Traditionally, a country’s Gross Domestic Product or GDP has been the dominant metric of its progress, but in the last couple of decades, a number of objections have been raised against its use as a measure of economic and social advancement. Among the principal ones are that GDP overlooks economic activity such as household work or the work of a stay-at-home parent, does not factor in the environmental impacts of economic decisions, and offers no account of economic inequality so that much of society might be worse off even as it gets richer. In the light of these objections, a number of new indices of progress have appeared on the scene, such as The Legatum Institute’s Prosperity Index and The Social Progress Imperative’s Social Progress Index. These new indices include purely economic measures such as per capita income but also factor in such variables as governance, personal safety and security, education, health, social inclusion and ecosystem sustainability.
One missing element, however, in these new indices is the contribution of households to economic production. This might be understandable given that few countries have attempted to evaluate the goods and services that are typically exchanged inside of a household. And yet, this fact may hide a deeper misconception, which is that the household has traditionally only been viewed as a site of consumption. But, as authors like Riane Eisler (in Real Wealth of Nations: Creating a Caring Economics, 2008) have pointed out, the household is a crucial site of production as well. The functions performed in a household are those of caring and care-giving, and these are productive functions because they create and nurture human capital.
It is becoming increasingly obvious, as we look around the globe and inquire into the growth trajectories of countries, that high-quality human capital is the critical ingredient of prosperity for both individuals and nations. But what is often missed is how important early childhood education and care are for the production of high-quality human capital. For it is the case that human capital is not only the product of secondary and tertiary education, as is conventionally understood, but also the product of early childhood care and pre-primary education (for children aged 0-5 years). Neuroscience research informs us that the quality of early childhood care is critical to the human being’s capacity for social, emotional, cognitive, and physical development. So high-quality human capital is really a work-in-progress from the very beginning of a person’s life and especially during the early years.
Research shows that much of the inequalities that we see in our societies today can be traced to inequalities in early childhood development. US economist and Nobel Prize winner James Heckman and his colleagues have analyzed many long-term studies of early human development and the impact in terms of adult outcomes of investment in early schooling. They find that inequality in early childhood learning experiences produces inequalities in ability, achievement, health, and professional and personal success in adulthood. Adverse impacts of genetic, parental, and environmental resources can be overturned through investments in high-quality early childhood education. Investment in early education for disadvantaged children from birth to age 5 helps reduce the achievement gap, reduce the need for special education, increase the likelihood of healthier lifestyles, lower the crime rate, and reduce overall public costs.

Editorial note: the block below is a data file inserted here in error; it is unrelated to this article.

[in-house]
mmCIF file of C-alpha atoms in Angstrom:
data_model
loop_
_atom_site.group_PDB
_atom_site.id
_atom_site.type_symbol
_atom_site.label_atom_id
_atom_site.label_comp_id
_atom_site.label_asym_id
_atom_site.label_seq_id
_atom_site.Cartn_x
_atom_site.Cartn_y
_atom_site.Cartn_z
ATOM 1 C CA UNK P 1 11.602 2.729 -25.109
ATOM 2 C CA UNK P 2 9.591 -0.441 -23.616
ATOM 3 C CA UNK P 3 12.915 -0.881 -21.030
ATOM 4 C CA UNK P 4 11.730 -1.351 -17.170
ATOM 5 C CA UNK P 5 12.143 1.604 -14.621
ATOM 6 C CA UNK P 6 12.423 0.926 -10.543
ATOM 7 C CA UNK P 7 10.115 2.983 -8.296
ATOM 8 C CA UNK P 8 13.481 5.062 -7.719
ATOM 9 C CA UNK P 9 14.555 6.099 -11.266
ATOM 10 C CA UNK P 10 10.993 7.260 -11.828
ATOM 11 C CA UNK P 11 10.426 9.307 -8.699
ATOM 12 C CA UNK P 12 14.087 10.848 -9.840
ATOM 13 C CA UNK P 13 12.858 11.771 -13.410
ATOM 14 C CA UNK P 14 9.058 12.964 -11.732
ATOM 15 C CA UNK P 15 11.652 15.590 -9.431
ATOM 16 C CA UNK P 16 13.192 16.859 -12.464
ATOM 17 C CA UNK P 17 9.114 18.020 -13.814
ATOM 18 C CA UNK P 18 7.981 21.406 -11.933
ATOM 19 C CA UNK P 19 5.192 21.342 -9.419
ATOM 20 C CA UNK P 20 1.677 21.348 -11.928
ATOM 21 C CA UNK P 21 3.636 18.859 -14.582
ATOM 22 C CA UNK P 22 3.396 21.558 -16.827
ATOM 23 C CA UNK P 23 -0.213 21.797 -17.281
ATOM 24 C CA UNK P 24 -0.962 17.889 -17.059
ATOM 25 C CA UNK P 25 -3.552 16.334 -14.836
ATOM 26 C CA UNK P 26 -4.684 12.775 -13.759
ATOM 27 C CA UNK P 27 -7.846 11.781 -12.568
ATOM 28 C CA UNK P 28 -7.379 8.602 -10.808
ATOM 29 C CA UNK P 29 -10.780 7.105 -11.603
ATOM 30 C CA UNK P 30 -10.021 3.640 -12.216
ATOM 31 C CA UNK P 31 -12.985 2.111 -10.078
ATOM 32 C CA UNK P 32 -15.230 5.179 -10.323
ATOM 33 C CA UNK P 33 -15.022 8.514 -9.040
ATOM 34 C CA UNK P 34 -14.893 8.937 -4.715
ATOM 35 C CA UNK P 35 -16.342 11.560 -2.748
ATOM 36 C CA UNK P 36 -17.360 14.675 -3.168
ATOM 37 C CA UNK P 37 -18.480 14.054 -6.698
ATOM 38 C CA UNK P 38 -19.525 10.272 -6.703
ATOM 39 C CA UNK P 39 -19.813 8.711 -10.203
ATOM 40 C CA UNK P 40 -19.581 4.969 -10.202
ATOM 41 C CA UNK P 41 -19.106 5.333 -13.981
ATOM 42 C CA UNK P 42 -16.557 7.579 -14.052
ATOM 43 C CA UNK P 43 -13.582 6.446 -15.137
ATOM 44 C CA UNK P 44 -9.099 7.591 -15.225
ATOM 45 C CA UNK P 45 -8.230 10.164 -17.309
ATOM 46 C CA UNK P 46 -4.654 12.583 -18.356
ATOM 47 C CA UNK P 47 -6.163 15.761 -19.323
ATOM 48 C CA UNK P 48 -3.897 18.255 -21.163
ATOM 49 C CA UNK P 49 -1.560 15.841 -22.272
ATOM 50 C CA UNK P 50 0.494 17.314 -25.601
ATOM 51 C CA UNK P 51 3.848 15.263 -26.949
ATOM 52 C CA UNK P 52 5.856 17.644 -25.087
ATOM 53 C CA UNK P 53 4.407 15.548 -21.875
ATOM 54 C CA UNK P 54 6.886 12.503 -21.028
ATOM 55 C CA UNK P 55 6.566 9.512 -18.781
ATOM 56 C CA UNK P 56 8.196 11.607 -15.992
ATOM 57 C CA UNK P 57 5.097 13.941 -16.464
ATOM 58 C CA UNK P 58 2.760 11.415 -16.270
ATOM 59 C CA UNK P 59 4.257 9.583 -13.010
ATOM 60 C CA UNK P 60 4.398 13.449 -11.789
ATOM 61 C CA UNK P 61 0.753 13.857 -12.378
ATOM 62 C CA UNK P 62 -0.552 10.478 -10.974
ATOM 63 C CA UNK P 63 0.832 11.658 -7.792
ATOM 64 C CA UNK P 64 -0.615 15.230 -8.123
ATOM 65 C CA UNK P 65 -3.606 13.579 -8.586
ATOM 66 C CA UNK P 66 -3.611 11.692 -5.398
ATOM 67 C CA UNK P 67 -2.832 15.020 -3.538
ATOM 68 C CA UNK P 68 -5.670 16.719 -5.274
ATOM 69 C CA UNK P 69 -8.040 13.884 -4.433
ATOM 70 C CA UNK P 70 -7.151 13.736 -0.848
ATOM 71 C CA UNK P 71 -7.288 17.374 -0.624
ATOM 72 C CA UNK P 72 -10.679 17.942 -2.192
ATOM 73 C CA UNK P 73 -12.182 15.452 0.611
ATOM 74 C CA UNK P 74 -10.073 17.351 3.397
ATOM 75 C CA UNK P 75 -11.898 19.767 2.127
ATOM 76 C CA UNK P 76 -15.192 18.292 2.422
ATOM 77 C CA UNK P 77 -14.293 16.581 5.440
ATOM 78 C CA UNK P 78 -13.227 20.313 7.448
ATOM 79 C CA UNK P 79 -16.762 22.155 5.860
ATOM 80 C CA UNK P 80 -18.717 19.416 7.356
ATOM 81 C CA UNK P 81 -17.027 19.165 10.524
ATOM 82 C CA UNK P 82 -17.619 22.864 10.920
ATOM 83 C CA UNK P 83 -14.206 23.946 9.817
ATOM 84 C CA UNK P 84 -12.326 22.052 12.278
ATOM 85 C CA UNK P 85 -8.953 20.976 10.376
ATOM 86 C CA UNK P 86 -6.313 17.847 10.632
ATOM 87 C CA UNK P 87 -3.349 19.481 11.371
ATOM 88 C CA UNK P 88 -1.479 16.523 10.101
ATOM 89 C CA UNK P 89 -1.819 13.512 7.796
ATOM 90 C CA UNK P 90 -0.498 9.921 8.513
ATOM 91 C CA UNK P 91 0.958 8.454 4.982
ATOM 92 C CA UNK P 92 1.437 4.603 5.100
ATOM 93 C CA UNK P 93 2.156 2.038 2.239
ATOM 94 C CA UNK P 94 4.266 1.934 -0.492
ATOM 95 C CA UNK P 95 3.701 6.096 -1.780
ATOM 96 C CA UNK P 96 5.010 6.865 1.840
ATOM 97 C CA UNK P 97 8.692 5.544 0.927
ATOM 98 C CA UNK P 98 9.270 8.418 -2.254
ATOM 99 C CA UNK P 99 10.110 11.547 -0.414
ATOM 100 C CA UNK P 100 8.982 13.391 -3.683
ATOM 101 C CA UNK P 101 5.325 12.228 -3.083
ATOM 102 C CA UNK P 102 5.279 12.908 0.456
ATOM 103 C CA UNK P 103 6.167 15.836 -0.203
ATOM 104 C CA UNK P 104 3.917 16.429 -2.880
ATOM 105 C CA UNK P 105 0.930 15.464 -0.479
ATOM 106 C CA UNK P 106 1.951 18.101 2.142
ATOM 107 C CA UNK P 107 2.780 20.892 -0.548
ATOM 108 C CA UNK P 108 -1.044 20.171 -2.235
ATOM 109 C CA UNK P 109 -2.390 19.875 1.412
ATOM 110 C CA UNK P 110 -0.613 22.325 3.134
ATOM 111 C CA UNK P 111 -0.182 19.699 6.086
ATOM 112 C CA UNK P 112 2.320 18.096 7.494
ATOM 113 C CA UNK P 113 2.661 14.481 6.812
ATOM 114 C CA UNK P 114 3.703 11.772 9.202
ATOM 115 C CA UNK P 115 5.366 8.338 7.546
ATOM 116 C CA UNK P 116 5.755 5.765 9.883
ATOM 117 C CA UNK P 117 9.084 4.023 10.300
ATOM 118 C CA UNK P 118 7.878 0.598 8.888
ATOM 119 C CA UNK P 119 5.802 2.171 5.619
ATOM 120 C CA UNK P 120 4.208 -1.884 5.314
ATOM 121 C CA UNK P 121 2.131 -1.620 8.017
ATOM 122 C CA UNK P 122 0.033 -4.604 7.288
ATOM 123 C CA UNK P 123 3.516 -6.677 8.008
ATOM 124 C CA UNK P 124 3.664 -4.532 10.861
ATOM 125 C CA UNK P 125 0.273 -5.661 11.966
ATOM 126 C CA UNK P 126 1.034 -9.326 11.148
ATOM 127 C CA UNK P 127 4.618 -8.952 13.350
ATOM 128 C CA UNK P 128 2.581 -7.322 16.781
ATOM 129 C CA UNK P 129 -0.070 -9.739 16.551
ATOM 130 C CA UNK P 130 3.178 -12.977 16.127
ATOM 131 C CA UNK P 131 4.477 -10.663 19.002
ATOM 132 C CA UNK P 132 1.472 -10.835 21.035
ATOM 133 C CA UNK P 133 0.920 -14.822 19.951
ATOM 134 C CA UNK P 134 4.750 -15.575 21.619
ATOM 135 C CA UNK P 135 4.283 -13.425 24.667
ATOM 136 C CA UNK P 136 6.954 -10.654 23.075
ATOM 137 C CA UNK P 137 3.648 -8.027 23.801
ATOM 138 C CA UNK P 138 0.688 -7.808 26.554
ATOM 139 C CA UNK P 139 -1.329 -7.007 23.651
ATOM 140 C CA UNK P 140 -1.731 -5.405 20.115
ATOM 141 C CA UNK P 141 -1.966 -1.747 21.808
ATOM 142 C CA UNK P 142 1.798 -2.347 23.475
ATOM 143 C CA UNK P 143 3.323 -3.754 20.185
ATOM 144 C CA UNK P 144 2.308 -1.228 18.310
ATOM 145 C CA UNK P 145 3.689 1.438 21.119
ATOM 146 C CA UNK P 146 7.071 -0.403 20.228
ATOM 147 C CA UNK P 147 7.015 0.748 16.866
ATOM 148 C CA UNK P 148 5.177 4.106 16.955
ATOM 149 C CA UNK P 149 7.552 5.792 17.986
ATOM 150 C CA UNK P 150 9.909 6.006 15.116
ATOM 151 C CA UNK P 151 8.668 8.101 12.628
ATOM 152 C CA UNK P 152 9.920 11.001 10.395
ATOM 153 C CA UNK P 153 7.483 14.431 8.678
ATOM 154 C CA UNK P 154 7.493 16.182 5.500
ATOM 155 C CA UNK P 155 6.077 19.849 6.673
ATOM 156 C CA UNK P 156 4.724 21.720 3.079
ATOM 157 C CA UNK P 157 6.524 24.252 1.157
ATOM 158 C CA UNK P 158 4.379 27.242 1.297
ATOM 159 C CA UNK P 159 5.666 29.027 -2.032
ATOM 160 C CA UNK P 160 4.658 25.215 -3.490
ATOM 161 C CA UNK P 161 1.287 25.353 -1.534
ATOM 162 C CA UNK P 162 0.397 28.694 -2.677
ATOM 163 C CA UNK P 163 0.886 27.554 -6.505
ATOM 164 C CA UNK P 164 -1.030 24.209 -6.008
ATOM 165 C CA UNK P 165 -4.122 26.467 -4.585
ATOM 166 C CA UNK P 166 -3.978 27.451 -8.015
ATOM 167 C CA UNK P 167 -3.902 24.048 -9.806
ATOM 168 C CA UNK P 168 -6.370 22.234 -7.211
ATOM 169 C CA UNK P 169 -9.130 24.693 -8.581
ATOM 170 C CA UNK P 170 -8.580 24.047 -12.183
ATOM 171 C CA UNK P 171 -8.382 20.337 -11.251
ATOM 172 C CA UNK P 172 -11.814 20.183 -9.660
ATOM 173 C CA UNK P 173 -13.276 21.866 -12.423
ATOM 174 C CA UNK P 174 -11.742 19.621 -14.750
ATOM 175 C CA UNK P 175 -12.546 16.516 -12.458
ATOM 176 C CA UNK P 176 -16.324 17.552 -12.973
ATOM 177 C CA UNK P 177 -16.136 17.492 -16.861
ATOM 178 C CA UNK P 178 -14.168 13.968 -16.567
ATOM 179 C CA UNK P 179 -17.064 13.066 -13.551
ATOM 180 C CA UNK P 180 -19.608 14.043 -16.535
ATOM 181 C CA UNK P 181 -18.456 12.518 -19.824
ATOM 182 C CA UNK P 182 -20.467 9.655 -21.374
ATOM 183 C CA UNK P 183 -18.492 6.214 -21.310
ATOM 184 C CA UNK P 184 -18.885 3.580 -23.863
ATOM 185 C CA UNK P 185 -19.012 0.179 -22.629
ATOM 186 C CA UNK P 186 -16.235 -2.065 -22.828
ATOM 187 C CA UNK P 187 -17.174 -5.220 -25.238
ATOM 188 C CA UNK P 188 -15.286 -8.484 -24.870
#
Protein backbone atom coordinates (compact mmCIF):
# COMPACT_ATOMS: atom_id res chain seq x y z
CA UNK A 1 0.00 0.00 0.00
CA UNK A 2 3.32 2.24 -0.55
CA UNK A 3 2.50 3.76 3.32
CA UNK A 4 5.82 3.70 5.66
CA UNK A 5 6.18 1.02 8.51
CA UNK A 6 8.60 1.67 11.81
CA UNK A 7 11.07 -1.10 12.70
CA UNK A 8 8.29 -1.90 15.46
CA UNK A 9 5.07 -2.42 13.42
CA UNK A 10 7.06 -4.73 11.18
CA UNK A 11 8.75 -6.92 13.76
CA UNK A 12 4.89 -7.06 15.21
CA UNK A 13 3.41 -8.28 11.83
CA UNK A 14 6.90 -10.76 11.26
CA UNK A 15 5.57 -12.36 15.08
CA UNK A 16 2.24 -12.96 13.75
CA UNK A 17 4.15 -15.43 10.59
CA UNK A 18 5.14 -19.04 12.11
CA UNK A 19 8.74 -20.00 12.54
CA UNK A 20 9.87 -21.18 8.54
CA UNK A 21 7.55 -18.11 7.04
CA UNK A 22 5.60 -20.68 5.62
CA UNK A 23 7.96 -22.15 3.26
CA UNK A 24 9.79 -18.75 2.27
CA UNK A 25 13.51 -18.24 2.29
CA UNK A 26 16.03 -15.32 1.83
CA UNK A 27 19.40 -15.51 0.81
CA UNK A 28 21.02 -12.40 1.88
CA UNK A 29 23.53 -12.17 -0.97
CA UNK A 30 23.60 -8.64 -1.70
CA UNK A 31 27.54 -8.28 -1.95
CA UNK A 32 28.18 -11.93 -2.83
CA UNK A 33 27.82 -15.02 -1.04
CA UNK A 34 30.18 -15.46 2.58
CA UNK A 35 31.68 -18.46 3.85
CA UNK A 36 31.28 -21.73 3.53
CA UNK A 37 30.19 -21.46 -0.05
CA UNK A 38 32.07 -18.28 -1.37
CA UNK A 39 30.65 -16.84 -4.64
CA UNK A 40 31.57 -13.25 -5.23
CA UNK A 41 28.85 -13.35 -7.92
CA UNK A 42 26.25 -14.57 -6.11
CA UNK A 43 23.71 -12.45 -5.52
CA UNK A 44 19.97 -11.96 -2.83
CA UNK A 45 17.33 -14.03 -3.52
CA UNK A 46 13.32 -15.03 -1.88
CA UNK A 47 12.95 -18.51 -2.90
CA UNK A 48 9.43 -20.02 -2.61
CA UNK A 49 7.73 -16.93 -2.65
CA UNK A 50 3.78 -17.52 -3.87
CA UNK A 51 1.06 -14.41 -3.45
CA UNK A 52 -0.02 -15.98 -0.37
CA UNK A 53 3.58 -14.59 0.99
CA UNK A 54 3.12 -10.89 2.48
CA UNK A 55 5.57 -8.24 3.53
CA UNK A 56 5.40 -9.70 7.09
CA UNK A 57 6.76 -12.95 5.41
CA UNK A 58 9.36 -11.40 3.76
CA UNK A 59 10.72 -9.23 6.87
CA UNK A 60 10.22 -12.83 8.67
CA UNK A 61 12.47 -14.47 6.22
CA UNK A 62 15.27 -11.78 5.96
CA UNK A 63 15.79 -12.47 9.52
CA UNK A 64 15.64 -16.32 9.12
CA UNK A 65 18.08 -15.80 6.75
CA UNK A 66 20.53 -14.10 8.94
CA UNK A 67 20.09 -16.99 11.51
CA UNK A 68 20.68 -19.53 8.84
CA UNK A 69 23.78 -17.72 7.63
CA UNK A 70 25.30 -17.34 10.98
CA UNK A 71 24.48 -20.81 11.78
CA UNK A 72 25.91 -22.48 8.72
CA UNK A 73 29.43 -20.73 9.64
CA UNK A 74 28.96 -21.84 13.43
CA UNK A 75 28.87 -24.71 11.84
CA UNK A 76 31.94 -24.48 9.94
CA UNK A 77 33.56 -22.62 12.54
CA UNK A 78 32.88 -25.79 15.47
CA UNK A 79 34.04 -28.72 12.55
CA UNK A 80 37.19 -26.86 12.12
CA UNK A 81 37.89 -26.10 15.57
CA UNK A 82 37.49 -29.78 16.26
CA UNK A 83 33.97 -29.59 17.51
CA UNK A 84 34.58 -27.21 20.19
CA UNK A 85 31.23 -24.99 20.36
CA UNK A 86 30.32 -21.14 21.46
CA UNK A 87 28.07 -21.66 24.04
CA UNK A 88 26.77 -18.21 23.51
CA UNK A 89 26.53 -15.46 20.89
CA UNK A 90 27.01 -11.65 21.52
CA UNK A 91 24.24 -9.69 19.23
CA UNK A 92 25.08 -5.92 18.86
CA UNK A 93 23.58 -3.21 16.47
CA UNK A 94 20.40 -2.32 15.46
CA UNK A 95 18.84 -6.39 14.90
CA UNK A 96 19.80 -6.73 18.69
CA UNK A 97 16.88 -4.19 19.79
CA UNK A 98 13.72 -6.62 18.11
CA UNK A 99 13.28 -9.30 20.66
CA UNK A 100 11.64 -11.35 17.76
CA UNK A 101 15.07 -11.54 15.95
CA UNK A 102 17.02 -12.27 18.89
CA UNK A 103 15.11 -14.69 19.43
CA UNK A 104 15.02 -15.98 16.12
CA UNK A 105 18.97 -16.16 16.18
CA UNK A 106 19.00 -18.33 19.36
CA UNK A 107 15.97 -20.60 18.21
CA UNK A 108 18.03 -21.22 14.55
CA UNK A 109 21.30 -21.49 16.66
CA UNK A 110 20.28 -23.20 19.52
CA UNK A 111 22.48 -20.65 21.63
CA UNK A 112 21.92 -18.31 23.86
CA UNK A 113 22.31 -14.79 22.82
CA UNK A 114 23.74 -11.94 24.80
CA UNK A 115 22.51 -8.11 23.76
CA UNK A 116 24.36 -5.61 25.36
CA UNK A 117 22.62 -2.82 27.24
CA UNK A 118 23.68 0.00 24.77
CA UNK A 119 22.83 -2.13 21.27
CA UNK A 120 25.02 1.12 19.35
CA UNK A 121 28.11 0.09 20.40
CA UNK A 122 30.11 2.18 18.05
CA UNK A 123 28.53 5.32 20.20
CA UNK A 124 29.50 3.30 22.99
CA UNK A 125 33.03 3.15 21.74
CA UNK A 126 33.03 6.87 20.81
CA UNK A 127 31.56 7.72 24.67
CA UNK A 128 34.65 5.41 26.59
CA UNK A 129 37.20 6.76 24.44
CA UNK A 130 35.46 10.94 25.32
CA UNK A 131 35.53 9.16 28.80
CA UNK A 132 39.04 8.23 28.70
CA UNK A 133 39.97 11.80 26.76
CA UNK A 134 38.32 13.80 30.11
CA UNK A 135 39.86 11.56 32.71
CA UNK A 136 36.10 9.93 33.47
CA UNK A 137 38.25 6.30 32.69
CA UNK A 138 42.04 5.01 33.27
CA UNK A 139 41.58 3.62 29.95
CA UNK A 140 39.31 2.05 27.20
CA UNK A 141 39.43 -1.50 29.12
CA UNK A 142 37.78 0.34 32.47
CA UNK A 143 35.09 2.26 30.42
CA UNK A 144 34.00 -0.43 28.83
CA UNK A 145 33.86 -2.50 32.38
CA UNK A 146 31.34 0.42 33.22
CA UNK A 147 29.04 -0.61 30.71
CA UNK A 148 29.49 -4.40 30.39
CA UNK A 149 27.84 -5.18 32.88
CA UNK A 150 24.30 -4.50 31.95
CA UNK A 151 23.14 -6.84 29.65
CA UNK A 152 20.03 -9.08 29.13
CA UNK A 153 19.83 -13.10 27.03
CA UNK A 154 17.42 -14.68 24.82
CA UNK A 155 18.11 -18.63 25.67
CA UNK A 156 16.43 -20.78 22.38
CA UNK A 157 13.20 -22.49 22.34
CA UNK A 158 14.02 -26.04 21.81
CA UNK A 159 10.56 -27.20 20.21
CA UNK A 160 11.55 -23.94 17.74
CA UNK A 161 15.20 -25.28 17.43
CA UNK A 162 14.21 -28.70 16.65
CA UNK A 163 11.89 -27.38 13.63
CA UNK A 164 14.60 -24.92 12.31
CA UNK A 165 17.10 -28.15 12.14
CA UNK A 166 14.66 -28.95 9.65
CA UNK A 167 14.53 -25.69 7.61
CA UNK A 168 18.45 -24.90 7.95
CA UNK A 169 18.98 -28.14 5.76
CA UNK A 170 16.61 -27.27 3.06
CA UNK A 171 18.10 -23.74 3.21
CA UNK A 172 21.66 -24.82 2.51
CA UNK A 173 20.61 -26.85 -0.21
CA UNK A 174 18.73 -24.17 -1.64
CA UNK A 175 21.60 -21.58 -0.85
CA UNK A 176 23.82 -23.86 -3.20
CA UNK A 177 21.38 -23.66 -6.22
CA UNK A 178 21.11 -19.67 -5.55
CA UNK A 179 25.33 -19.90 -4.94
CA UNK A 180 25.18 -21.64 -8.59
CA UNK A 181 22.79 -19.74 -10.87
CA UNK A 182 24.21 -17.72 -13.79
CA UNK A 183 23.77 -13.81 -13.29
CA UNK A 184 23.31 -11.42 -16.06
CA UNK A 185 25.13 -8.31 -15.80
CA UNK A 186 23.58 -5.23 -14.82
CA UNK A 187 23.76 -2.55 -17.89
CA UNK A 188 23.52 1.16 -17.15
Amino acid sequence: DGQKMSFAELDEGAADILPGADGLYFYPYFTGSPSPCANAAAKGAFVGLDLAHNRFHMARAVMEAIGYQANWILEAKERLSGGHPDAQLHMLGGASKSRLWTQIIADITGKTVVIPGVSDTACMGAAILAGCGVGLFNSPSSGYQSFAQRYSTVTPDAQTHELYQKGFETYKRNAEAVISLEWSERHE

In the same vein, research performed by the National Institute for Early Education Research at Rutgers University in the US has demonstrated that investments in high-quality early childhood education and care lead to greater educational success and higher economic productivity through higher achievement test scores, lower rates of special education and grade repetition, higher rates of high school graduation, fewer behavior problems such as delinquency and crime, greater chance of employment, higher lifetime earnings, lower dependency on welfare, and lower incidences of smoking, drug use, and depression. Further, investments in high-quality early childhood education lead to decreased costs to government through lower schooling costs, lower social services costs, lower crime costs, and lower healthcare costs (in part through lower rates of teen pregnancy and smoking).
It would appear, therefore, that public investments in high-quality early childhood education and care delivers significant efficiency gains in the short, medium, and long runs. But what is even more noteworthy is that such investments also solve problems of inequality. That is, even though the equity-efficiency trade-off is a pervasive feature of debates (and deadlocks) on how to address inequality in market-based systems, it appears that in the arena of early childhood education and care, such a trade-off does not in fact exist. The evidence for the US has already been cited, but similar evidence is also available from programs in other countries such as the UK, Denmark, France, Norway, Germany, Sweden, Argentina and Uruguay. In all of these countries, research has demonstrated that the positive effects of high-quality early childhood education and care are disproportionately greater for children from less-advantaged backgrounds.
All of this suggests that even the newer measures of economic and social progress such as the Social Progress Index are missing a critical ingredient – and also, that for a country like India, which has the world’s largest youth population (350+ million 10-24 year olds), the economic benefits of public investment in high-quality early childhood education and care will be monumental and far-reaching.